The debate has already begun in the public sphere, whether you like it or not. And the public is looking to neuroscientists to make sense of the vague official announcements that have happened thus far. Will we actually fix Alzheimer’s in five years? Will we record from every neuron in the human brain? Why do we want to do this? Without our informed input to the debate, “we risk smothering the initiative before it gets started” due to bad reporting. While you ask us to stick to “our” channels of scientific discourse, like the paywalled journals and exclusive conferences that the public cannot access, it was only 4 days after the New York Times story broke that this gem of fear-mongering claimed that the Brain Initiative would allow Barack Obama to read people’s minds. If we don’t talk about the Brain Initiative, bad reporters will. And if bad reporters talk about the Brain Initiative, we risk creating a public which is fearful of the very work that we do.

That is, while pieces like those by Partha Mitra, Scicurious and other neuroscientist bloggers may not have portrayed a community of neuroscientists that are 100% united behind this initiative, they serve a much greater purpose. As you noted, we are “capturing the world’s attention” and this affords us an “unparalleled” opportunity to educate the public about the actual work that neuroscientists do, the opportunities and the limitations. This type of discourse is critically needed in the public sphere to improve neuroscience literacy, fight bunk neuroscience reporting, and in the long run cultivate a public that is excited, engaged, and ready to fund neuroscience.

Further, most of the debate among neuroscientists on Twitter, Quora, and blogs concerns where the money for this initiative will be coming from and whether it will cut into existing (and already strained) research budgets. I think that we are entirely valid in being concerned that other good neuroscience will be “smothered” by the Brain Initiative, precisely due to the “growing challenges caused by shrinking or flat national government budgets for science research.” And again, putting this debate in the public sphere allows neuroscientists to inform the public on the opportunities and limitations of different experimental approaches, and the importance of investing in basic research for long term health outcomes.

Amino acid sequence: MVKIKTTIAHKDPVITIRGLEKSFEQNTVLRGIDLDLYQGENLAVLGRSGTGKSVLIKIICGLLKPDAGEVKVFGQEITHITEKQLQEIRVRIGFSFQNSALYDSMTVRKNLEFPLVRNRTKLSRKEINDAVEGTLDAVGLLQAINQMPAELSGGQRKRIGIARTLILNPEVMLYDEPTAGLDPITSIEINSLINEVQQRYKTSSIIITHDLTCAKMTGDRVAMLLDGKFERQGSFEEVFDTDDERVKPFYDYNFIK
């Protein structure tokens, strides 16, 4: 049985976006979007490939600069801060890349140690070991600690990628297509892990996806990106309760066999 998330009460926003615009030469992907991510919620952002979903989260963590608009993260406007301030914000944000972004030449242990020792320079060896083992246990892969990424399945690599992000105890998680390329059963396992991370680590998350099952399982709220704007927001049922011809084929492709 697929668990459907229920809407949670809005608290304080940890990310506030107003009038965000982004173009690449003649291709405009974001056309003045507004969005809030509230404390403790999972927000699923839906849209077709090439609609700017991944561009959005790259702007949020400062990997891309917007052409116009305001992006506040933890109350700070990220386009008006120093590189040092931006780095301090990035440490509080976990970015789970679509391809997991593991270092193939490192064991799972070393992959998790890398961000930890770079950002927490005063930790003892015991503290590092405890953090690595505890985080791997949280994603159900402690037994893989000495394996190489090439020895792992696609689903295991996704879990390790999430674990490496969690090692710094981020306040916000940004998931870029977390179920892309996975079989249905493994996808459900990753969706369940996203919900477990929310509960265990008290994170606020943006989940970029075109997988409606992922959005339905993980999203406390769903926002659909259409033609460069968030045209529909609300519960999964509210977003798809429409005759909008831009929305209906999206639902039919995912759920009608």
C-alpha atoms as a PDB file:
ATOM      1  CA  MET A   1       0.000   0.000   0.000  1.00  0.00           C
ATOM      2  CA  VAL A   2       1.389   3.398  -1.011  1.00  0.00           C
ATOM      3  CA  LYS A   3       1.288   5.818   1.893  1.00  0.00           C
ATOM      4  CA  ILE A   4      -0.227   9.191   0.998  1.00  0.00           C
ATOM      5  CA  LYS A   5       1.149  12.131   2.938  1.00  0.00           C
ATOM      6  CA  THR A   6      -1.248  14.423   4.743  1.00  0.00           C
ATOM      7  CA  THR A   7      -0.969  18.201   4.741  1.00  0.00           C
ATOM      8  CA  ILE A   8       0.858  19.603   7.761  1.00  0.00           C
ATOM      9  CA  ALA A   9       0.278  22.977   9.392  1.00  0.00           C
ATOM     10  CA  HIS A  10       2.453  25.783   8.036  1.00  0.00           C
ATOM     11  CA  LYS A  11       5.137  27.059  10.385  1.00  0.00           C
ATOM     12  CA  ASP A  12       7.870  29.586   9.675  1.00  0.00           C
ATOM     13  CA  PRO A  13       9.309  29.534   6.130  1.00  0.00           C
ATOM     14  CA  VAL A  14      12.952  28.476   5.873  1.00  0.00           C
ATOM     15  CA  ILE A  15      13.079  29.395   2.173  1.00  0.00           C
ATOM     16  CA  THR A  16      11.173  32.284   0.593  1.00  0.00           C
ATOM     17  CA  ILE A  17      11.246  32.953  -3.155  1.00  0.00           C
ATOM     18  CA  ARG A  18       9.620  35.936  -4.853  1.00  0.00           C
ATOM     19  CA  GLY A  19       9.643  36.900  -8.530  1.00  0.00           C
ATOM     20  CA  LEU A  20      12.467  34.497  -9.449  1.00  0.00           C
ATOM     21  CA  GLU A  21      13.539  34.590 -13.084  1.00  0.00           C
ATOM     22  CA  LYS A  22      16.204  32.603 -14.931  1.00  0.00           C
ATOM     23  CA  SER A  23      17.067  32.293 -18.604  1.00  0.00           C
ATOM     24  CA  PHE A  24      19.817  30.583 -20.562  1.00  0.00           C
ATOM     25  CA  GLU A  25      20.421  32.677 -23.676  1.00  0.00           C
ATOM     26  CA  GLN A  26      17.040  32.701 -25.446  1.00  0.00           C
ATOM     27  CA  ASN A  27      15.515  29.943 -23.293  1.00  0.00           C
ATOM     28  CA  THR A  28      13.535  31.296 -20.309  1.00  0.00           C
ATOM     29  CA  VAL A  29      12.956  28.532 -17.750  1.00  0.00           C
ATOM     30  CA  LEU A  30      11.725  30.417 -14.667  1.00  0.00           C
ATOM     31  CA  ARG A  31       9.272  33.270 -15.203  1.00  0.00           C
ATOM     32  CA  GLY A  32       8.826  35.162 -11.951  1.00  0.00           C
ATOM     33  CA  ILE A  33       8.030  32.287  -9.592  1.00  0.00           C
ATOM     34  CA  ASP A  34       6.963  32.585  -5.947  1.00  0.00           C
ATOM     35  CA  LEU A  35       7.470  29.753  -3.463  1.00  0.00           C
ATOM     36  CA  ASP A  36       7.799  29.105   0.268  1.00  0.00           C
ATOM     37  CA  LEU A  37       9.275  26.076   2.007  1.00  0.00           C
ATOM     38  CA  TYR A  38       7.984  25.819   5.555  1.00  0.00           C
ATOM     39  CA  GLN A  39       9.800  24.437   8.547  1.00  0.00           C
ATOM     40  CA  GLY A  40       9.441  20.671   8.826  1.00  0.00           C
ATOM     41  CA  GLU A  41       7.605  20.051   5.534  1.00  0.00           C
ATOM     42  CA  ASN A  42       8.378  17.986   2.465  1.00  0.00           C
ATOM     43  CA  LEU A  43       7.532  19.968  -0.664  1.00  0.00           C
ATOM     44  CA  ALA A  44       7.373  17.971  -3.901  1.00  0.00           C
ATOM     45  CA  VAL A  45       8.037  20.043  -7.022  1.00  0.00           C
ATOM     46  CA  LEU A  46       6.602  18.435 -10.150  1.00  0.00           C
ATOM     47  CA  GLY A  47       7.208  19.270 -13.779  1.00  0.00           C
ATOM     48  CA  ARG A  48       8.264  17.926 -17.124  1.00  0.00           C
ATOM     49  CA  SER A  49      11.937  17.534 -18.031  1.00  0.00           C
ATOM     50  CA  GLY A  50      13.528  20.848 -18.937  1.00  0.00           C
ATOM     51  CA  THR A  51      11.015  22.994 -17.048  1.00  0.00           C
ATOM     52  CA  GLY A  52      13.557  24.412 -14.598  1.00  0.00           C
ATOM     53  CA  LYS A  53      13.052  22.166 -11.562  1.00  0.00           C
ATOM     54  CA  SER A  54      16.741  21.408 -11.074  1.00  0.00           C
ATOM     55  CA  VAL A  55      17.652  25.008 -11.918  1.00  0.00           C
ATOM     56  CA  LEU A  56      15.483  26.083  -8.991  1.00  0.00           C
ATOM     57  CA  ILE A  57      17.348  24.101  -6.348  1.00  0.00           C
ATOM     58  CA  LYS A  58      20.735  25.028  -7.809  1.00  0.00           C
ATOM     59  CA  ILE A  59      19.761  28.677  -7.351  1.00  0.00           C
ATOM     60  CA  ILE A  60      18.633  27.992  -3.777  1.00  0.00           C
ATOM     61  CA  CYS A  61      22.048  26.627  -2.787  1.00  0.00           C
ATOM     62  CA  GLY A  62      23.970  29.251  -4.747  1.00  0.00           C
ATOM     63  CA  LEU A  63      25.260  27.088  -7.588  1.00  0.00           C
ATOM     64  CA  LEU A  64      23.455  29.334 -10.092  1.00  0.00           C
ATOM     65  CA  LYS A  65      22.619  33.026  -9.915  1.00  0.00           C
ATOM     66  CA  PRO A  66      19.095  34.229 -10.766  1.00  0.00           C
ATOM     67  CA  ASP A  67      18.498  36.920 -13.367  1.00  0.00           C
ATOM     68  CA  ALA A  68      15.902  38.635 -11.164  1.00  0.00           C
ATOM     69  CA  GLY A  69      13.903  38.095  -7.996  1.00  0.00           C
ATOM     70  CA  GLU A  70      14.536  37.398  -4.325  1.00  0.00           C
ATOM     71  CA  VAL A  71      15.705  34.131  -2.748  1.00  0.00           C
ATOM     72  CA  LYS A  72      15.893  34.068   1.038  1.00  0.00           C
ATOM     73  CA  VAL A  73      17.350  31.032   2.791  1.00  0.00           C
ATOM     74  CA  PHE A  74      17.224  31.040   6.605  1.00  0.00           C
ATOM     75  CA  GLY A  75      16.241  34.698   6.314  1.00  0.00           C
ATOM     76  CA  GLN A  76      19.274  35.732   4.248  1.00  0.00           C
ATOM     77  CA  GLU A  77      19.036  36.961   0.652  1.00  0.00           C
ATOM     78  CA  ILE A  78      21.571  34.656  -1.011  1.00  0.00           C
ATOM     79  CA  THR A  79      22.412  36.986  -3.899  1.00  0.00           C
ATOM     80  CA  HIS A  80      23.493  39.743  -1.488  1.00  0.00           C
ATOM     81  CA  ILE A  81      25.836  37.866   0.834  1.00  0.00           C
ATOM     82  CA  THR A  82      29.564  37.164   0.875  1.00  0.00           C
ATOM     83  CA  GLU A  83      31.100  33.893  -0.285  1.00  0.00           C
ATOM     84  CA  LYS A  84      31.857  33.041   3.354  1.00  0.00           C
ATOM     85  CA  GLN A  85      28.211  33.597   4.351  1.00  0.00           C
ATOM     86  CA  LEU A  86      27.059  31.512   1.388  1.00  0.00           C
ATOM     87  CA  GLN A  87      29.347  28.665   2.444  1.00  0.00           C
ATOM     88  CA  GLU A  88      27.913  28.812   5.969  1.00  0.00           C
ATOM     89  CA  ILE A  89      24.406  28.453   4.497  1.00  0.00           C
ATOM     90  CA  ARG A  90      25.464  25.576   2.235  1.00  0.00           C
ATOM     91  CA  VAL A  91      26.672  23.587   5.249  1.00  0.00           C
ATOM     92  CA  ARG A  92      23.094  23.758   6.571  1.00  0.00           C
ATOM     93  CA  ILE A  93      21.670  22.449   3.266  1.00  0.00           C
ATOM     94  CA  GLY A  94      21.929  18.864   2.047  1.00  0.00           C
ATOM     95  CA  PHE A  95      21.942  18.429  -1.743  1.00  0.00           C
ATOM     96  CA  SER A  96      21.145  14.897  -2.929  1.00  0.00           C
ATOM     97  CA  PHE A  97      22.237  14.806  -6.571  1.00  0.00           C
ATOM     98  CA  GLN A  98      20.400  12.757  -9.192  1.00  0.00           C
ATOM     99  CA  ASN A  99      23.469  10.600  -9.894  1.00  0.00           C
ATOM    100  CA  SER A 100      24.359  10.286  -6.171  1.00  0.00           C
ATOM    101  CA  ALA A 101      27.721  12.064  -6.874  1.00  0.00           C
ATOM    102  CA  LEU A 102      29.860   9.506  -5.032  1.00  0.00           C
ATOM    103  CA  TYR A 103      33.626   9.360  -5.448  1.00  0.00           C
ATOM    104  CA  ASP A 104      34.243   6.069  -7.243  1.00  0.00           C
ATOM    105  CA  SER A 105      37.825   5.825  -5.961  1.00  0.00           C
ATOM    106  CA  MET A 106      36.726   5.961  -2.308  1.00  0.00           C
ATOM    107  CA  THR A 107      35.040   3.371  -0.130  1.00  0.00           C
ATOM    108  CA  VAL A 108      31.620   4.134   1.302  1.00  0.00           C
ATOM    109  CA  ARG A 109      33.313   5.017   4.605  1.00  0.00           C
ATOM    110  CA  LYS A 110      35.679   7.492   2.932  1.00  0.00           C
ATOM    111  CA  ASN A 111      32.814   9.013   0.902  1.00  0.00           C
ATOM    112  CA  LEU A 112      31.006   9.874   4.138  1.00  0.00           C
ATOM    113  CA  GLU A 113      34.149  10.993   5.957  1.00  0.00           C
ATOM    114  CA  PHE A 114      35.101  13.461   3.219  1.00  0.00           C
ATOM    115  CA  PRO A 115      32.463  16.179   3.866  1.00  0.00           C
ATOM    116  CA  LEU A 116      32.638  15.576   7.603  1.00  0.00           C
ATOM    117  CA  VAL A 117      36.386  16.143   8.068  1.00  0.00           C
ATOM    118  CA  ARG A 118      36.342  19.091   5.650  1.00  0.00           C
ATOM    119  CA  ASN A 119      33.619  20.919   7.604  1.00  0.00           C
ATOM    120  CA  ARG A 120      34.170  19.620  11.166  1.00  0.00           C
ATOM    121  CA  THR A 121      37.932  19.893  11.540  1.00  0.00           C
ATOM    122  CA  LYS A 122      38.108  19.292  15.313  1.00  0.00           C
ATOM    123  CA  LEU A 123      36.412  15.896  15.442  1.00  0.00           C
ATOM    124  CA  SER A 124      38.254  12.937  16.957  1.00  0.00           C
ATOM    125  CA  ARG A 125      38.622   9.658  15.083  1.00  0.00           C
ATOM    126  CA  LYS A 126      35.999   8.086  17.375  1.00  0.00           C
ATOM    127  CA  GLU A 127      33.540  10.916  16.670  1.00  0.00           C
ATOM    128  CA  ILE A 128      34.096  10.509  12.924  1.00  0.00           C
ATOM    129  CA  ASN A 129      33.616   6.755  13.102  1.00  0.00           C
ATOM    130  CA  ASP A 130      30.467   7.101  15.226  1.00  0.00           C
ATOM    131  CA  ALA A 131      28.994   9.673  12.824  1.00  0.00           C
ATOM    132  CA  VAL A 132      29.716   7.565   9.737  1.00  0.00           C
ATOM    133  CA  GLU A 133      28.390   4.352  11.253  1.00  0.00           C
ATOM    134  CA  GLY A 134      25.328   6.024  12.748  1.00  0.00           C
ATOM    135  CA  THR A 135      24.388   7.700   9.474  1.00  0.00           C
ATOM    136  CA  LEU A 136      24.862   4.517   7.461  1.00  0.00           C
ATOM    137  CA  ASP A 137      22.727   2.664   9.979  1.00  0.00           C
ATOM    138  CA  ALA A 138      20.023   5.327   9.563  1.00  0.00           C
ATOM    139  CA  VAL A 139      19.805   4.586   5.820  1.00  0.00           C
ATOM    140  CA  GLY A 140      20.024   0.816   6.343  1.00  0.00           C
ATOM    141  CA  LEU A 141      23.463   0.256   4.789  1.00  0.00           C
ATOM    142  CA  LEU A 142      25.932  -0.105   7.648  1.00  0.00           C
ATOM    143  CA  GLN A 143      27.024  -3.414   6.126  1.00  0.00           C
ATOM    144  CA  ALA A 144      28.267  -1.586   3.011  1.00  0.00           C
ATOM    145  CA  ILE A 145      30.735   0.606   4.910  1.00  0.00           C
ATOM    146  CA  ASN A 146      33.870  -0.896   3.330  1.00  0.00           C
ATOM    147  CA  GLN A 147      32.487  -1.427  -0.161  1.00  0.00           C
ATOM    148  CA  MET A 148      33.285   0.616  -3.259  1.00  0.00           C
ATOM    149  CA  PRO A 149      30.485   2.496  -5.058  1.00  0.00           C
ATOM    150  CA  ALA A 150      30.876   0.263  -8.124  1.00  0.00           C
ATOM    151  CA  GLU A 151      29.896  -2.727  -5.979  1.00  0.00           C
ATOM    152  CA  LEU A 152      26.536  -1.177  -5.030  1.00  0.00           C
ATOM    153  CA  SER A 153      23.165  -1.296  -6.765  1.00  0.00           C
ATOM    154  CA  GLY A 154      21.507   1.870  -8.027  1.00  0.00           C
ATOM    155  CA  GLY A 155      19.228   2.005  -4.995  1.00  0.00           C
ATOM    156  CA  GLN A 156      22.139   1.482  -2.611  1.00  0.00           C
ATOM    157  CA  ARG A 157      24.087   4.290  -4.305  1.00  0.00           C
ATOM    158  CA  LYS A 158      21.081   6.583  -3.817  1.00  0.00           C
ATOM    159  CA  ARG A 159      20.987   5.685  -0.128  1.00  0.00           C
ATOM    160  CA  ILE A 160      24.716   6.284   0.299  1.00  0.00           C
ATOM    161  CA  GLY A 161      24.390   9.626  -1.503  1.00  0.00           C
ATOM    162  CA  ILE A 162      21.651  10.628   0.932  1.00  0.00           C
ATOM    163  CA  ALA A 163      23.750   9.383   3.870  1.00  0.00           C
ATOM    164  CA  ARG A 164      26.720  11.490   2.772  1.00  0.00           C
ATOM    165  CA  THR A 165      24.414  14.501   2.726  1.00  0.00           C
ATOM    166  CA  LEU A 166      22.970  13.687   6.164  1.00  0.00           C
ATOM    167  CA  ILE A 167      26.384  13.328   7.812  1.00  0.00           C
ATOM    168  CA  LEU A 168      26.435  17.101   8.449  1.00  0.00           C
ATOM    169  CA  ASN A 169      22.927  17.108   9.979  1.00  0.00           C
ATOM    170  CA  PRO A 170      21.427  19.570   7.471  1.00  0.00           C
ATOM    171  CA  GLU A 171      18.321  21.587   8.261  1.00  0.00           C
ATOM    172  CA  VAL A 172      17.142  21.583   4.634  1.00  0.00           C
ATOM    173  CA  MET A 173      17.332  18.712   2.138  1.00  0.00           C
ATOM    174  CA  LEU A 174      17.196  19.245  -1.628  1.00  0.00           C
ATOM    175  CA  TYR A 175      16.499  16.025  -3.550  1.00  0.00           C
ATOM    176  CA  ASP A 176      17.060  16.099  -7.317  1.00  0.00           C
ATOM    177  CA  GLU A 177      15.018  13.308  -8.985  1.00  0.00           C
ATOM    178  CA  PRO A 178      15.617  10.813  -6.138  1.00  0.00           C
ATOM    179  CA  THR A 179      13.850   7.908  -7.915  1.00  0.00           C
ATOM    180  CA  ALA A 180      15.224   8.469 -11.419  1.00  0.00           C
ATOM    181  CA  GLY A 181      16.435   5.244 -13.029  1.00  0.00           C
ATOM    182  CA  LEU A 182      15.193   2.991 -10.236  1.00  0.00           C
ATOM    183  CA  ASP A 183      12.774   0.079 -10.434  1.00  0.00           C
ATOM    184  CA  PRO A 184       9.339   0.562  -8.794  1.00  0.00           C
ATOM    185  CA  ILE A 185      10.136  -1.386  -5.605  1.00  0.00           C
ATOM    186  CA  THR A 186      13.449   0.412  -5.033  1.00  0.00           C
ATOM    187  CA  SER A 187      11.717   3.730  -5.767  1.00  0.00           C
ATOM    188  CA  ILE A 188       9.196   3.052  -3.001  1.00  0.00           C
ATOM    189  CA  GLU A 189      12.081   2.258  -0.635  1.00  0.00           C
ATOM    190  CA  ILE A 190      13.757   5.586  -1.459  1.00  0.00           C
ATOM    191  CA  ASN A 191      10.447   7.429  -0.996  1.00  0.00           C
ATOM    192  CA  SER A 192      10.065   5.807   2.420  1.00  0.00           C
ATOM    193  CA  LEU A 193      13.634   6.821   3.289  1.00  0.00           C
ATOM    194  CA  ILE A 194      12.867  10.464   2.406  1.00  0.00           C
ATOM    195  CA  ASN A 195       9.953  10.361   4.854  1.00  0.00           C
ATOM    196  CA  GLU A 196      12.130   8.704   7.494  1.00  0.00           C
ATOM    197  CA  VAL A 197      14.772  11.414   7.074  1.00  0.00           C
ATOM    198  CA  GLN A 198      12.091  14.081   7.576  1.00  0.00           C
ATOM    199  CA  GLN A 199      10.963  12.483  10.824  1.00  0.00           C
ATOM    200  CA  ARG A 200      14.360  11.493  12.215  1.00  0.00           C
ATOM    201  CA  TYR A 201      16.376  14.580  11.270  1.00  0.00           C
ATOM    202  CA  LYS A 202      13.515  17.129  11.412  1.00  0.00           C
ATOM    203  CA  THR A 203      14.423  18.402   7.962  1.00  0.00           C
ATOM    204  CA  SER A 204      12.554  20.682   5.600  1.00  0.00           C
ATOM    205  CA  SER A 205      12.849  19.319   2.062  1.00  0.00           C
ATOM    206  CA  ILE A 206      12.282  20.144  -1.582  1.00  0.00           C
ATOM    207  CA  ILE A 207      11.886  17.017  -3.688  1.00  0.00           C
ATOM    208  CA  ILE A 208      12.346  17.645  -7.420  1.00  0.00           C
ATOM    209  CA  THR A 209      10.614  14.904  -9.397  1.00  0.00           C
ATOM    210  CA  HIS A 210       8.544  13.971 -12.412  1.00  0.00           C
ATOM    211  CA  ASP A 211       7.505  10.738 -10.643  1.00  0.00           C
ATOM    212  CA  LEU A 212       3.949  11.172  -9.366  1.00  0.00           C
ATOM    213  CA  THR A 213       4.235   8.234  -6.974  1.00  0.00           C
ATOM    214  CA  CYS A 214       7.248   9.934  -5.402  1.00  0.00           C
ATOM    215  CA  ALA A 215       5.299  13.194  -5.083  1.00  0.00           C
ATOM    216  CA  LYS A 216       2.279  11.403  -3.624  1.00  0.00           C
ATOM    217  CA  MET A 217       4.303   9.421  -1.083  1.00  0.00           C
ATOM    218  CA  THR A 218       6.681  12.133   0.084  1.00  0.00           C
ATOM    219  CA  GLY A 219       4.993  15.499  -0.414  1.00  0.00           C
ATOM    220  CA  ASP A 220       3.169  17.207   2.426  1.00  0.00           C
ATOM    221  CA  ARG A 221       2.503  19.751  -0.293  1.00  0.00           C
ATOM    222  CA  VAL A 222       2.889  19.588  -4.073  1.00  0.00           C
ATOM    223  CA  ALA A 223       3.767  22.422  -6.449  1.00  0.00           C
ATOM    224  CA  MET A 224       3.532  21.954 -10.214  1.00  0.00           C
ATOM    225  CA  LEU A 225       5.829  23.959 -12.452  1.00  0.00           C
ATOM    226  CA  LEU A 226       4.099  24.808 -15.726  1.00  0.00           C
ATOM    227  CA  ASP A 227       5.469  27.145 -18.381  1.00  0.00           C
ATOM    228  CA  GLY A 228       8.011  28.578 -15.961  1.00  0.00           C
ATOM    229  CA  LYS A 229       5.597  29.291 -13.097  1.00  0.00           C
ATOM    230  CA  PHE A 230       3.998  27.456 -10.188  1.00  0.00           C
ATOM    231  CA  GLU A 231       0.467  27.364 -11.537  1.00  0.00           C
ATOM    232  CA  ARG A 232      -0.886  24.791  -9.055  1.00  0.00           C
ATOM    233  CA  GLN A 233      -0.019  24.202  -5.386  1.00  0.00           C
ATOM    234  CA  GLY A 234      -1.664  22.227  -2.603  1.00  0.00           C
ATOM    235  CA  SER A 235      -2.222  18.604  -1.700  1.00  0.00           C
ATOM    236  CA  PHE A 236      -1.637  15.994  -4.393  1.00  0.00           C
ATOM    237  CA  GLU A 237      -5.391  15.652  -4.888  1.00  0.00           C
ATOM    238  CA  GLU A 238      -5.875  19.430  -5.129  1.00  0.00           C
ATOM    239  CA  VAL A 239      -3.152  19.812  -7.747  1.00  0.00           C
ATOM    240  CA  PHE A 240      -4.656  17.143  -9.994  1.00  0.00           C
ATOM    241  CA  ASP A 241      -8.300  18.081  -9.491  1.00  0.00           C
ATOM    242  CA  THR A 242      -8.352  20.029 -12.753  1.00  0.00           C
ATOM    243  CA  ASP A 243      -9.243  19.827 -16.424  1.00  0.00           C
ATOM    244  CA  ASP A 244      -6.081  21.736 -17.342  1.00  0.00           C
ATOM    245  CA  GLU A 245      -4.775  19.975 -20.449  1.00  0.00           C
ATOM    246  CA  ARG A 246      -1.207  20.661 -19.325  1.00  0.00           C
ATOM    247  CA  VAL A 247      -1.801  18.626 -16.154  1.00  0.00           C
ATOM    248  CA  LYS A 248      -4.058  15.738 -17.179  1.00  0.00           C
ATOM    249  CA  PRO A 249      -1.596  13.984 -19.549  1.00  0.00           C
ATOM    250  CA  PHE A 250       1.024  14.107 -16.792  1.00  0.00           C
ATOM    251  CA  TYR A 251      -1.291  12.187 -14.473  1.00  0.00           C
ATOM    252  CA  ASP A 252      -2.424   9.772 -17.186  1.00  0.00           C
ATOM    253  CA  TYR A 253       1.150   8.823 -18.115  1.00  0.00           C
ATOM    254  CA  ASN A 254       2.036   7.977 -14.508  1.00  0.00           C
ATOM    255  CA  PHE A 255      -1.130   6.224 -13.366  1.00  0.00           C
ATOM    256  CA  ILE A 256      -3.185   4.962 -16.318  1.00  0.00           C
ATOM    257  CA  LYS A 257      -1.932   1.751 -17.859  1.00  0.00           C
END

Ultimately, I believe that we should not wait until SfN in November to debate this and that we should not isolate the debate from the public that supports us by locking it off on the pages of “our” journals that are inaccessible to said public. Rather, having this debate in the open will ensure a public that supports and trusts our work for decades to come.

Thank you,

Justin Kiggins


moving beyond the low-hanging #altmetrics fruit

Here are the #altmetrics that I want to see for individual research papers:

  • How many journal clubs are discussing this?
  • How often was this mentioned at campus pubs?
  • How many entrepreneurs saved this into their Mendeley library?
  • How many lives were saved because of this?
  • How many patents were inspired by this?
  • What is the increase in GDP attributable to this research?

Ultimately, any efforts to move beyond basic citation metrics to assess the impact of scientific research should move us closer to actually measuring the actual impact of said research. Scientists often cite the benefit of basic research for the advancement of economic prosperity and human health and this is the kind of impact we should be trying to assign metrics to.

“Low hanging fruit” CC-BY Caza_No_7

the fundamental “purpose” of brains… maybe I should give a TED talk


I have this pet theory that nervous systems are fundamentally organs for predicting the future so the organism can respond appropriately. And to do this, nervous systems rely on correlations in the environment and temporal precedence to infer causality. Which is part of why we are so quick to apply causal explanations to spurious correlations.